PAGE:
The PRI, alongside the World Bank Group and Chronos Sustainability, have produced tool kits on the sustainable financial system reforms that are needed, including a recent edition on stewardship.

Prioritise active ownership and effective stewardship

Making financial flows consistent with a pathway towards low greenhouse gas emissions and climate-resilient development requires foundational changes to public policy. Financial policies and regulations have played an important role in supporting the emergence and growth of sustainable investment practices. Yet, despite this progress, current financial flows, and the business models they support, are still not consistent with net zero, climate resilient development pathways that work for people and the planet.

For responsible investors to play their part, the industry must be supported with complementary policy action, from governments around the world. We need to enable sustainable systems and remove the barriers stymying the flow of public and private capital to climate solutions.

Step up policy advocacy

Clear long-term policy goals designed to enable and incentivise long-term thinking, can provide certainty for investors and companies to implement their net-zero strategies and transition plans. This will in turn support investors’ confidence to allocate capital toward net zero.

The IPCC’s report was clear – we need swift action which sets the stage for an equitable transition to net zero. As the window for remedial action is closing, decisions taken today must be aligned with the long-term goal of a low-carbon future.

Take a unified approach

A resilient and sustainable world can only be achieved when governments, civil society and the private sector work together. With time running out, we all need to be pushing in the same direction. We simply can’t afford any more delays and efforts to slow progress such as we continue to see from parts of the fossil fuels industry, amidst recent anti-ESG backlash in the US.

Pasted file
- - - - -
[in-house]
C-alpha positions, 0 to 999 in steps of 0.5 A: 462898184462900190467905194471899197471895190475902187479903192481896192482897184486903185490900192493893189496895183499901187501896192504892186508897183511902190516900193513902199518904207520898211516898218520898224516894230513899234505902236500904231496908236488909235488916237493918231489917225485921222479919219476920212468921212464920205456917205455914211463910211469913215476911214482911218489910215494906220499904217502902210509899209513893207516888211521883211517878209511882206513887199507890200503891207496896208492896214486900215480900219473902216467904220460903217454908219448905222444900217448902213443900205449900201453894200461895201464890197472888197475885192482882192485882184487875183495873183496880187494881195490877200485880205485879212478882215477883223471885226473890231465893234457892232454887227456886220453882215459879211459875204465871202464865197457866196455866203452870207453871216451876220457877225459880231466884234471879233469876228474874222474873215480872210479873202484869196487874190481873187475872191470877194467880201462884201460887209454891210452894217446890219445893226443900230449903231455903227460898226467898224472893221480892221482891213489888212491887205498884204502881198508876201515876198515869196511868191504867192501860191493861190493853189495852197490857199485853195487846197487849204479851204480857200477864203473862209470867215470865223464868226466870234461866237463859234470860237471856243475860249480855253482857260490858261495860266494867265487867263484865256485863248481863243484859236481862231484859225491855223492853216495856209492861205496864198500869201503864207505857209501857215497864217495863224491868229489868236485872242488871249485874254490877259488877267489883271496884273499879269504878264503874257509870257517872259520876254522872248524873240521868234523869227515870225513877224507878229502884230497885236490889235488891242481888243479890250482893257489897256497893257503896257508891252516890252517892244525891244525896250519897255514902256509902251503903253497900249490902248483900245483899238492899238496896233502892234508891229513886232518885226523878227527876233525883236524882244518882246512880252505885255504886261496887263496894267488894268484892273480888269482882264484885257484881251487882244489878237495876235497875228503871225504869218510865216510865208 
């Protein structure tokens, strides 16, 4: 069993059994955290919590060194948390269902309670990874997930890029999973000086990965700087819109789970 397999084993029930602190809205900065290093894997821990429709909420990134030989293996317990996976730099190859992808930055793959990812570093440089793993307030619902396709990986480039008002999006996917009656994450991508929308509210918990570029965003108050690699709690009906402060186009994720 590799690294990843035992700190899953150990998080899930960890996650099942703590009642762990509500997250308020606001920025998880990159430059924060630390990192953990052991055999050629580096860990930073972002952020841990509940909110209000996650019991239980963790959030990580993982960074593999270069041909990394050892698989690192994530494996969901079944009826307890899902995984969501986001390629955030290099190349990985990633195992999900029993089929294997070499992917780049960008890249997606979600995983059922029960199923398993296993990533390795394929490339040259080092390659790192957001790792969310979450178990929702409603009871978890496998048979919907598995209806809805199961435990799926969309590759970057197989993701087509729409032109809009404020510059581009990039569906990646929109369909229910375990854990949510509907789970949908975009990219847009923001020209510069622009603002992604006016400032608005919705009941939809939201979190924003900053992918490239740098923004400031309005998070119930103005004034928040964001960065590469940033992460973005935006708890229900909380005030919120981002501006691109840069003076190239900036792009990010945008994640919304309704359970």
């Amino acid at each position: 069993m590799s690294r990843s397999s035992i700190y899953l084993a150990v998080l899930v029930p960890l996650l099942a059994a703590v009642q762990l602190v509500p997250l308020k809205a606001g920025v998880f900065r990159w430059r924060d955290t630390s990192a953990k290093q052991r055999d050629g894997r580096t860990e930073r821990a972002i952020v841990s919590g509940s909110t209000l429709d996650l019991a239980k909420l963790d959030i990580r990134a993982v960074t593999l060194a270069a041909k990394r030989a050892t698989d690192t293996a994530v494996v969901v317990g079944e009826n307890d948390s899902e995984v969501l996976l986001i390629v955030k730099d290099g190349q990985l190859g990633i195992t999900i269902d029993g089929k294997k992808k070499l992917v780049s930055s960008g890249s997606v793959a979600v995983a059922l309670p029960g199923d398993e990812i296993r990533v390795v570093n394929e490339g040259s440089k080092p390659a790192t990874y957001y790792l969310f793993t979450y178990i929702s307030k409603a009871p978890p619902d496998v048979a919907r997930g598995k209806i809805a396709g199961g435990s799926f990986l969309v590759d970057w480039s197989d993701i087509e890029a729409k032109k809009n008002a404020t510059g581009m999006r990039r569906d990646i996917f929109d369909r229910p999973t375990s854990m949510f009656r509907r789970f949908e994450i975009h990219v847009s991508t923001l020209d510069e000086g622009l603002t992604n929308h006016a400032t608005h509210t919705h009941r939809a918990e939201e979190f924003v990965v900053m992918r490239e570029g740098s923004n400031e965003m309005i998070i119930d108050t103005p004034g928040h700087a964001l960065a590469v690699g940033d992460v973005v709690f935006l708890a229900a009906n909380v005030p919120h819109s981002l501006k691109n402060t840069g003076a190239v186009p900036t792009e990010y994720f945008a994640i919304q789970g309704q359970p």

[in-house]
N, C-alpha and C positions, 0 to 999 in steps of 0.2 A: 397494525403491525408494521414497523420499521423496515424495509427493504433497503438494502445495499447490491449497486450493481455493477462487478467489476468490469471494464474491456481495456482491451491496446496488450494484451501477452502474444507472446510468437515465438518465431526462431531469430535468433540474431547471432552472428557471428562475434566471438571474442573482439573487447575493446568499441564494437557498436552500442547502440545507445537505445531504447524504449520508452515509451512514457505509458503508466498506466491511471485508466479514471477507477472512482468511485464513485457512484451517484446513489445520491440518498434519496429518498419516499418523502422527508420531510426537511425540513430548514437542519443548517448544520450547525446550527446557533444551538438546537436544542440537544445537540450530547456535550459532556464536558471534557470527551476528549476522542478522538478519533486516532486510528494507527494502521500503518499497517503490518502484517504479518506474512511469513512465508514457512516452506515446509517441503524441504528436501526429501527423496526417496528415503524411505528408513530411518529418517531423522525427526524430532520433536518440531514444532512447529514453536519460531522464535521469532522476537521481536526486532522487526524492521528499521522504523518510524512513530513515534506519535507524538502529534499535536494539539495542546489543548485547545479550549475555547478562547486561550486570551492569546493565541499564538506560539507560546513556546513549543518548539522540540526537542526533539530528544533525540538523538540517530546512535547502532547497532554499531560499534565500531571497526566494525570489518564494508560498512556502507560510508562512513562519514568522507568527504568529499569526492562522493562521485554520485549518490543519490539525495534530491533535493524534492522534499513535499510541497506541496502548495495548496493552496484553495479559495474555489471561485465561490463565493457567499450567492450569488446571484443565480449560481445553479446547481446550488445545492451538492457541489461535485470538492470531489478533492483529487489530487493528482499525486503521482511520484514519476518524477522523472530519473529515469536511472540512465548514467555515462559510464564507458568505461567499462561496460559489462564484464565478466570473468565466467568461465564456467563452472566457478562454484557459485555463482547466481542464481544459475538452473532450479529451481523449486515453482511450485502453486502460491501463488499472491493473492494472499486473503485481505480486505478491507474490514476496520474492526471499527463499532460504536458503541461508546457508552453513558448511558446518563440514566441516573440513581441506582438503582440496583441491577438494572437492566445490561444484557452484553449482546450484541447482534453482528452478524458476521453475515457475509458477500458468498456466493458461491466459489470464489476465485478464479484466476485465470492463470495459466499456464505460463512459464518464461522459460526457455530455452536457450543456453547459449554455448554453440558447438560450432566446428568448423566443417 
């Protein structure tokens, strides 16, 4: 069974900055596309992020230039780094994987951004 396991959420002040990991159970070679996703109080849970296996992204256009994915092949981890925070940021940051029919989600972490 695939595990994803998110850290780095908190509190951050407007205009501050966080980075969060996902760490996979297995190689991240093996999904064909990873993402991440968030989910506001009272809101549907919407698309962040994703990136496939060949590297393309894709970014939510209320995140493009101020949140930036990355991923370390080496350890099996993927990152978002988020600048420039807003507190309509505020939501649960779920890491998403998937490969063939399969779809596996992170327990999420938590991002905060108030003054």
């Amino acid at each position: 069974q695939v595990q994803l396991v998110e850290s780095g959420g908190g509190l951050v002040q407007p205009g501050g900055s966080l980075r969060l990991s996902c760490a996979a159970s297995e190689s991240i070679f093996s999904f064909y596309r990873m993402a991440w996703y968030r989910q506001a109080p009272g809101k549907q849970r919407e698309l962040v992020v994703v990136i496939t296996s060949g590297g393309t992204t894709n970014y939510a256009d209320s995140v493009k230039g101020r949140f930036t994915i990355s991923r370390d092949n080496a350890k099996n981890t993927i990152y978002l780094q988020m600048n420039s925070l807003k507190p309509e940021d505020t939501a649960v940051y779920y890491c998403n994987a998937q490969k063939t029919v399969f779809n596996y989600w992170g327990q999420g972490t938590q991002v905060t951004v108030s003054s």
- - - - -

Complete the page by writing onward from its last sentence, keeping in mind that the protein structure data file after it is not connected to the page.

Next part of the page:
The UN Secretary-General called on leaders of oil and gas companies to be part of the solution. Indeed, they have a critical part to play in conjunction with investors. Responsible investment is inherently apolitical, and we must bring all industries, including fossil fuels, along on this journey – helping them recognise the incentives to work with rather than against us.

Although climate change has topped the investor agenda for a number of years, the UN Secretary-General’s message serves as a call for all of us to move even further and faster. The solutions already exist and now is the time for bold, collective action.

And the case for investor action is clear. Not only is it permitted by law but is in many cases required to ensure the ability to generate returns in the long-term as a core fiduciary duty and benefit from the opportunities associated with the shift to a net-zero emissions economy. Ultimately, the future of market stability and the prospects for people and nature in every corner of the world depend on it.


The PRI blog aims to contribute to the debate around topical responsible investment issues. It is written by PRI staff members and occasionally guest contributors. Blog authors write in their individual capacity – posts do not necessarily represent a PRI view.